Identifying the biggest IoT vulnerabilities
The fact that billions upon billions of devices are becoming connected to the IoT every day makes user security a serious issue on many levels
The Internet of Things (IoT) is growing at a tremendous rate, but so too are criticisms of its security risks. As a commercially motivated technology, IoT does not always seem to be developed with user security in mind. The fact that billions upon billions of devices are becoming connected to the IoT every day makes this a serious issue on many levels.
What is IoT and how does it work?
Much like the Internet itself, IoT operates through the connectivity of a network of devices. These devices can be anything from mobile phones to smartwatches or kitchen appliances so long as they are internet-enabled.
These devices use sensors to monitor their surroundings in a specific way. For instance, a smartwatch designed to aid with fitness (such as a Fitbit product) can use its sensors to monitor the wearer’s heart rate; a smart fridge can be designed to monitor stock levels; and so on.
This data is then usually transmitted to a host of some description via an IoT gateway. From there, it can be transferred to a cloud server, a user interface, or a business app. At this point, the data is ready for analysis.
While certain IoT-enabled devices collect data on human activity (such as wearables), the system is mostly designed to operate independently of human interaction. As such, it is a system of collecting data with greater accuracy and with less manpower than in traditional data-collection systems.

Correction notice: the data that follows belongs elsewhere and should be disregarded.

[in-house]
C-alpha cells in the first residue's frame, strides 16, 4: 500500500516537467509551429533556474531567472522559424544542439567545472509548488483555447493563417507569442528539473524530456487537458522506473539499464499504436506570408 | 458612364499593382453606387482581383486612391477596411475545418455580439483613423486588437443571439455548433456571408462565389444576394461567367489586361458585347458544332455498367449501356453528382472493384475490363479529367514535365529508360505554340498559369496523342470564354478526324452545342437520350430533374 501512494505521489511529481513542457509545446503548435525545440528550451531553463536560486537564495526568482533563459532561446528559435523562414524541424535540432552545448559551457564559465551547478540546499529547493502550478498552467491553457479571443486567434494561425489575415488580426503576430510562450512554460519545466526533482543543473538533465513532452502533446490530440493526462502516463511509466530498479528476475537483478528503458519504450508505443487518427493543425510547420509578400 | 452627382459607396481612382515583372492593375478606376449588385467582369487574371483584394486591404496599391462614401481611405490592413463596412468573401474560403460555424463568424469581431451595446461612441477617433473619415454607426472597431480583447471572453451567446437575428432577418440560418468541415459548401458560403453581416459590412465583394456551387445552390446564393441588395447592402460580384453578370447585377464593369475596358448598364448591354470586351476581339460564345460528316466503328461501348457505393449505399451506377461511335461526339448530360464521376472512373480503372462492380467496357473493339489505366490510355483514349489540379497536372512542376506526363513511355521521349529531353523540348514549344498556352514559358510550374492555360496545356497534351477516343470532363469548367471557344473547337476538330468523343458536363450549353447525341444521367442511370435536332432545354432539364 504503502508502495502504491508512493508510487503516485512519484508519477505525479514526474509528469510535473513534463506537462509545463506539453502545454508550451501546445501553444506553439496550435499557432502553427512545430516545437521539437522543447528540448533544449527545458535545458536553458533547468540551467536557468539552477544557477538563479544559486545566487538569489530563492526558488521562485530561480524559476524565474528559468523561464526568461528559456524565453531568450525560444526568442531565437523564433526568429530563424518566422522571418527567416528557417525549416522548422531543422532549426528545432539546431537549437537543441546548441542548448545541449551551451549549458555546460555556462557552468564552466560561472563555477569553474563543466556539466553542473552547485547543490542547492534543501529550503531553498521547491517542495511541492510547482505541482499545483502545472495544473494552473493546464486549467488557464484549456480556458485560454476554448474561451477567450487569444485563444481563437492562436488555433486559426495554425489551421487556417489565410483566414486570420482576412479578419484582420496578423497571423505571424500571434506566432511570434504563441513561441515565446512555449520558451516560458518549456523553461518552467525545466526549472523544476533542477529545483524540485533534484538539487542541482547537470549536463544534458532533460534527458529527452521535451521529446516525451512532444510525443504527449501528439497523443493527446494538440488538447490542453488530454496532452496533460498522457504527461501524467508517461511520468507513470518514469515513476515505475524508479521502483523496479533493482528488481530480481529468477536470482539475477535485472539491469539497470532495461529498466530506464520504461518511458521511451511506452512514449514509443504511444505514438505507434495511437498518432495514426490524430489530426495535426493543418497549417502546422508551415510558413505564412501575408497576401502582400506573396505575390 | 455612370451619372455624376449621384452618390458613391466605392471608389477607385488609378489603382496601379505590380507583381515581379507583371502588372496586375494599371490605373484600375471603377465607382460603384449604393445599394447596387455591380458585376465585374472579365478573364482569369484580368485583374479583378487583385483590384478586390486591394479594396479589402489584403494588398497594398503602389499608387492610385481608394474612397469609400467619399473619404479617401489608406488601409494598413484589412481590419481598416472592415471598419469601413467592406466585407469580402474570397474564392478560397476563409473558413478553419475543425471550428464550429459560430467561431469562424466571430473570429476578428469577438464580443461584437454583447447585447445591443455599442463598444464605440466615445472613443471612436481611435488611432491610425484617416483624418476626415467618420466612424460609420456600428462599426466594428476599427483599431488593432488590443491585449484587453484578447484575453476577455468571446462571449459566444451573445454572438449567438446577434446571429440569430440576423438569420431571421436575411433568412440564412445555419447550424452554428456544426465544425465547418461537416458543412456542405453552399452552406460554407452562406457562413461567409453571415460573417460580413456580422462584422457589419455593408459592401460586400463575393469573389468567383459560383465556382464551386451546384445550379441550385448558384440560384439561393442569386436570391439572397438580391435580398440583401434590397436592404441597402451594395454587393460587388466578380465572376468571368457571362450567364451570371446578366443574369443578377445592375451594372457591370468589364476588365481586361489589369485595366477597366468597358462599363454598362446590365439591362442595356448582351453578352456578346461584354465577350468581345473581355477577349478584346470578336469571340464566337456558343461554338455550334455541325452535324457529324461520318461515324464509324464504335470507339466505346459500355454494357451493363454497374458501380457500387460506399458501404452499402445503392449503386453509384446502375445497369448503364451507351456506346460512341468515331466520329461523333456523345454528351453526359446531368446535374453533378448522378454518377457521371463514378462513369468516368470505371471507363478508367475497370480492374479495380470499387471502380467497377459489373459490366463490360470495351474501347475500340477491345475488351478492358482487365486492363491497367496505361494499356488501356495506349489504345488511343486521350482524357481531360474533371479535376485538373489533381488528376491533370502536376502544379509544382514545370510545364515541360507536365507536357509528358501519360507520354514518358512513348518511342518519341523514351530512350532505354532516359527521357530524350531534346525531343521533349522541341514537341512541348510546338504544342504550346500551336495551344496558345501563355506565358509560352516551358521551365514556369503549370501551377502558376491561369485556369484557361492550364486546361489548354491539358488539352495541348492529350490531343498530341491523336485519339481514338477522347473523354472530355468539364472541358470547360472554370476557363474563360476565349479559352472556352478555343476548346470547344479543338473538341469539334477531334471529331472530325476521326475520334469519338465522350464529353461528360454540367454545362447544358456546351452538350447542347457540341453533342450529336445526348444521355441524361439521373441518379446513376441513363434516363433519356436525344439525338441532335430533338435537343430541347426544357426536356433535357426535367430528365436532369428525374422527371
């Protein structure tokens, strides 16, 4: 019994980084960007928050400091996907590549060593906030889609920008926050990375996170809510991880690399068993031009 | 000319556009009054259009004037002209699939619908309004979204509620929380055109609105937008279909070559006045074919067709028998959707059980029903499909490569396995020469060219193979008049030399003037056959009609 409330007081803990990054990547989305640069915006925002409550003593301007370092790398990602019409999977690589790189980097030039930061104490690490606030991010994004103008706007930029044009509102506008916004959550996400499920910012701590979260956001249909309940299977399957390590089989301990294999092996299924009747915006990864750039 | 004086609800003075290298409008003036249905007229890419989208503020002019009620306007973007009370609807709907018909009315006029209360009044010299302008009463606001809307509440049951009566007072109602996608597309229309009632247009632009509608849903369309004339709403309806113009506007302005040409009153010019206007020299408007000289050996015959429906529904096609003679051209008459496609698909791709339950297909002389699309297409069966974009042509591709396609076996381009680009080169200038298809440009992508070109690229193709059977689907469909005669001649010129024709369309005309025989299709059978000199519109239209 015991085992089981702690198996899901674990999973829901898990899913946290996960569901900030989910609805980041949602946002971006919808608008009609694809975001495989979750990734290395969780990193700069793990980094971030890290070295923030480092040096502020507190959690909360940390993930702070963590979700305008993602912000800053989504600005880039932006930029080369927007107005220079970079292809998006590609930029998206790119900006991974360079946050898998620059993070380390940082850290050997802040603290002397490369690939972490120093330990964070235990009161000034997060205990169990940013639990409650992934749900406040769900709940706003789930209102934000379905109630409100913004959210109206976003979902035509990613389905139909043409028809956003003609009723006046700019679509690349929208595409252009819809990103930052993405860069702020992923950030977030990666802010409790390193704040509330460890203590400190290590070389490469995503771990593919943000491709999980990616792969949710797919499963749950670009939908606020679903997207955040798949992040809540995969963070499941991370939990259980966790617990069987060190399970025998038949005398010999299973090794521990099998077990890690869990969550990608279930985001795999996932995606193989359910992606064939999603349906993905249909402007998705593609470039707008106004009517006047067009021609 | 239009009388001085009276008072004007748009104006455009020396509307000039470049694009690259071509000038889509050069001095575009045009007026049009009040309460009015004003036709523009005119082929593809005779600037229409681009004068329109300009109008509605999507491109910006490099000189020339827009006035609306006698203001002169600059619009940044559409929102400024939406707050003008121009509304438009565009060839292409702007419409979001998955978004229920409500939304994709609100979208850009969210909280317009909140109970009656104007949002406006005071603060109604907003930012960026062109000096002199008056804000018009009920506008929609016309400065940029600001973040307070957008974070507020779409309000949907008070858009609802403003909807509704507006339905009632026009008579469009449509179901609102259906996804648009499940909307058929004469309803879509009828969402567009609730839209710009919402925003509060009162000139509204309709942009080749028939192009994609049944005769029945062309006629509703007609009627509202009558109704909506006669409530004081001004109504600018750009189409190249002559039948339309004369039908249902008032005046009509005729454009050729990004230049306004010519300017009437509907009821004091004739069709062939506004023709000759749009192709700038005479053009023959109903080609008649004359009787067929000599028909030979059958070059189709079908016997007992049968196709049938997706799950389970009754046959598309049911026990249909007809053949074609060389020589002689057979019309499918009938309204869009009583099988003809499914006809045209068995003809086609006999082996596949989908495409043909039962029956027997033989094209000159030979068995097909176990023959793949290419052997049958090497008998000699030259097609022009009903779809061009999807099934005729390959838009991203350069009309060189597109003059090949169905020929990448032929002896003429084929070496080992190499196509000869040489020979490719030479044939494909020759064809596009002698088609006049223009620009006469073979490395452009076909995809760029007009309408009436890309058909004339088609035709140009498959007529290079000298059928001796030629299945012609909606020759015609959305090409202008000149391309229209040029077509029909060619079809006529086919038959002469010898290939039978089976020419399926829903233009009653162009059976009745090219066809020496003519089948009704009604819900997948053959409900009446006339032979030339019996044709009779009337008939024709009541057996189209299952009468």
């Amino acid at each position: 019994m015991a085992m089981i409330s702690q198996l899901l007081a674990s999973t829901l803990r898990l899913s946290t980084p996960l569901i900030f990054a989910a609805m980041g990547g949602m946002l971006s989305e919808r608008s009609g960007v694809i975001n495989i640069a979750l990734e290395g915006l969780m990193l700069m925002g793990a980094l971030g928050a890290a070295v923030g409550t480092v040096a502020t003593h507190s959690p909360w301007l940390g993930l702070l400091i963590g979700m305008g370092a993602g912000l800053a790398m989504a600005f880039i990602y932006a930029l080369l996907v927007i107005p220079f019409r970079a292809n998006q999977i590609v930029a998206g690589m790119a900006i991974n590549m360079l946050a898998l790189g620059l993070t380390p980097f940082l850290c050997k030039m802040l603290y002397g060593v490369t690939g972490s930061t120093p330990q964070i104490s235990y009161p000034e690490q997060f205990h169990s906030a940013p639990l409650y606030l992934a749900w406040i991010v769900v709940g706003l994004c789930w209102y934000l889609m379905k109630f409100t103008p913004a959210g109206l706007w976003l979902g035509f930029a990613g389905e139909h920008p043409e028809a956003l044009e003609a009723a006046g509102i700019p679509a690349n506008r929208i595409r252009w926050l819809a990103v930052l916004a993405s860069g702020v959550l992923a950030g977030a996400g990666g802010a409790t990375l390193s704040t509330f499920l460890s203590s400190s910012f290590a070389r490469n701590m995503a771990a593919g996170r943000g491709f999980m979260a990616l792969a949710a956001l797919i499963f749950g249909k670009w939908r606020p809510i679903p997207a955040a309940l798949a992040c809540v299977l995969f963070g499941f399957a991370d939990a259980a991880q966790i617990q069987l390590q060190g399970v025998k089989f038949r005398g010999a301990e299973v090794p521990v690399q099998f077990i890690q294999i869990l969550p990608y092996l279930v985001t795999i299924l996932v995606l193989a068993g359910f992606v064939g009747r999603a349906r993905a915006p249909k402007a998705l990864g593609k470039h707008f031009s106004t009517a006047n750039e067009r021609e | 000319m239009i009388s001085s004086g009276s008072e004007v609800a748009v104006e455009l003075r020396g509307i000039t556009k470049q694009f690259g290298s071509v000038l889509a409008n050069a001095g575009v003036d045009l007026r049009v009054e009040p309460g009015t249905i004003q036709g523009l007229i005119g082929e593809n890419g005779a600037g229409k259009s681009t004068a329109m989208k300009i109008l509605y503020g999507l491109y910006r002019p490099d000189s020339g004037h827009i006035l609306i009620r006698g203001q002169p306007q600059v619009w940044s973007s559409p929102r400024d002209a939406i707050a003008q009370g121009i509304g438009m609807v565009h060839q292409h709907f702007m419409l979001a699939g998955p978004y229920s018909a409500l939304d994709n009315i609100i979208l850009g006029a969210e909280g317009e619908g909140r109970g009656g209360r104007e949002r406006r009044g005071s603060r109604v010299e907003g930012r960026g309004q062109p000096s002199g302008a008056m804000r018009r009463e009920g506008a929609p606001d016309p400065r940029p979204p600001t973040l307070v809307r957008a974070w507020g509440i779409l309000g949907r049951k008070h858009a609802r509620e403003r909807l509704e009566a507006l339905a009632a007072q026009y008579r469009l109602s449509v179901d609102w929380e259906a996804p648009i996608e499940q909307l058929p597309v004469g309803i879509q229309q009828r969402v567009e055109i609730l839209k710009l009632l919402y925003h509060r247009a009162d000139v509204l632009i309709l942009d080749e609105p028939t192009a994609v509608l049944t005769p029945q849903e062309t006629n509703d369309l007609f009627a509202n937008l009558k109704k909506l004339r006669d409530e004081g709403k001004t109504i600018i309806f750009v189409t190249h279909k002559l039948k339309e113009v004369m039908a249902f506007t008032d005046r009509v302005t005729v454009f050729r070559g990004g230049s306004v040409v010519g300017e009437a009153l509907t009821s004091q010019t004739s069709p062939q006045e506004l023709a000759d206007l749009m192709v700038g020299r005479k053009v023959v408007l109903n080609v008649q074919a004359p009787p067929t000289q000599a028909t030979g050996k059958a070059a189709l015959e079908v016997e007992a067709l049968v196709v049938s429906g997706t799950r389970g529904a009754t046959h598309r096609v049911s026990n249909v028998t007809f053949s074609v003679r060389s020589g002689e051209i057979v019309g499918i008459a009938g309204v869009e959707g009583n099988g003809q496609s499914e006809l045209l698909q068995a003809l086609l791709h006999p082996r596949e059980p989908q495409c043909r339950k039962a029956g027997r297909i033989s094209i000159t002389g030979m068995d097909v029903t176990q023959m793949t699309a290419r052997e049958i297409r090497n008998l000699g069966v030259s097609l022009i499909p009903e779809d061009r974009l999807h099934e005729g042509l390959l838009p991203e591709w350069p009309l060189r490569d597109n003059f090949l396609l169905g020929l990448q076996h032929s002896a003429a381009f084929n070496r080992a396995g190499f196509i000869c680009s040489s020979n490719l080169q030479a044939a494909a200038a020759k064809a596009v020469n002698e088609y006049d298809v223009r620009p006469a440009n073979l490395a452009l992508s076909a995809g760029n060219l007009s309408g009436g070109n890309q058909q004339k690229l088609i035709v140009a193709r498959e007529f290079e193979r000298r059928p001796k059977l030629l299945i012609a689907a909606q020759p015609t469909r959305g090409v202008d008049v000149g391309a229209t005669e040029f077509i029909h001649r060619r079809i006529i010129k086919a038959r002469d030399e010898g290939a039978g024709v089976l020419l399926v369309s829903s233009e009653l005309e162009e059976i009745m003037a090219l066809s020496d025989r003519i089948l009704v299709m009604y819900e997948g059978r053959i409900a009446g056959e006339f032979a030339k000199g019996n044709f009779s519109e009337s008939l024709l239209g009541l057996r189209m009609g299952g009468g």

The service and benefit to the customer
Similar to the use of web cookies in digital marketing, the IoT can be used to provide a more personalized customer experience. Sensors attached to a product can send information to businesses regarding customer usage preferences. The business may then follow up with personalized messages offering tips based on the users’ habits.
This then extends to the development of new products. If the data shows that one of your products contains a feature that nobody ever uses, you can simply remove it from the next model. This creates space for new features, or for the development of existing features that have proved popular.
IoT sensors also enable the collection and transmission of real-time data, which is often utilized in e-commerce. One example is the track-and-trace feature engaged during deliveries, which provide automated alerts to users whenever their delivery reaches a certain stage, such as boxing, dispatch, and out-for-delivery.
Business model and how does IoT impact the bottom line
The latter point on real-time data is integral to any business model that has been built on IoT. Amazon has led the way in demonstrating this by attaching sensors to packages and, controversially, employees in order to monitor productivity levels.